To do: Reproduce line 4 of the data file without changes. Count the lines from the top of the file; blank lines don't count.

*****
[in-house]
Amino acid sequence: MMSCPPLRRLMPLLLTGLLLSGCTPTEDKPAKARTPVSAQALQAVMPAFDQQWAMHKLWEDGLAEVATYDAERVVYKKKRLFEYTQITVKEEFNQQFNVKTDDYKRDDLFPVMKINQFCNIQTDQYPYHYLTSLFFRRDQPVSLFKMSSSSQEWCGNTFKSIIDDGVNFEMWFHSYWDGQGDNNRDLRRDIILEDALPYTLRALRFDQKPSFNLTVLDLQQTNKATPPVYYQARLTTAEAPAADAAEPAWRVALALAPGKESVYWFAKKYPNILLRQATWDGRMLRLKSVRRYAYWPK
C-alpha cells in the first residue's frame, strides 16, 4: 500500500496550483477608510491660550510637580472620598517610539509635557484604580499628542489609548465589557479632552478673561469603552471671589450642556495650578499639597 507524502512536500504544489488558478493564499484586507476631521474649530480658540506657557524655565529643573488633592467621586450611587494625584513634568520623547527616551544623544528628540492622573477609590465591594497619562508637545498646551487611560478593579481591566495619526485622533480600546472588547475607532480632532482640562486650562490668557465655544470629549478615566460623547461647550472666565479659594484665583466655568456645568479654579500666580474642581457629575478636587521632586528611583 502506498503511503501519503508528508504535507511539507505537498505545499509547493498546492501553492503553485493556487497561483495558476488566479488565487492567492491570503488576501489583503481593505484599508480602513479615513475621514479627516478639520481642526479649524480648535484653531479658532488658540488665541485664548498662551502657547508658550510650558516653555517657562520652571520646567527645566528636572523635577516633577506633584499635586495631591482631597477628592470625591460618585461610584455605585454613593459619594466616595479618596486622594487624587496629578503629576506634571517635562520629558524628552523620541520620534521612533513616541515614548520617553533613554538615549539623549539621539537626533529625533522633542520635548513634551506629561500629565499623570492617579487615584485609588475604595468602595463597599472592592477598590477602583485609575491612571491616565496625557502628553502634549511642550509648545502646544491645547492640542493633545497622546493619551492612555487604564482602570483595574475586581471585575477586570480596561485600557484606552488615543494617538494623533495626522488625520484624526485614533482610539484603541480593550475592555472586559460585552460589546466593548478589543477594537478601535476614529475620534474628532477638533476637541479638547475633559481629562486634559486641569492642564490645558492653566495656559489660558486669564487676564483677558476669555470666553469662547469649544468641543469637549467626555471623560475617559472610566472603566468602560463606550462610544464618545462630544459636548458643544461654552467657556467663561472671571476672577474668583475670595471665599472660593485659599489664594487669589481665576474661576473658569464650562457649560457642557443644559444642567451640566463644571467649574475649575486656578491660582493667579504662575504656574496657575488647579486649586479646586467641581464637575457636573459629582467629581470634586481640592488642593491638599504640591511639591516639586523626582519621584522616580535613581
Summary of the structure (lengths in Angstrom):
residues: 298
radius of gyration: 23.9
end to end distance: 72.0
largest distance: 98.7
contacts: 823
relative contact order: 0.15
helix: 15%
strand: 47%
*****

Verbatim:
Summary of the structure (lengths in Angstrom):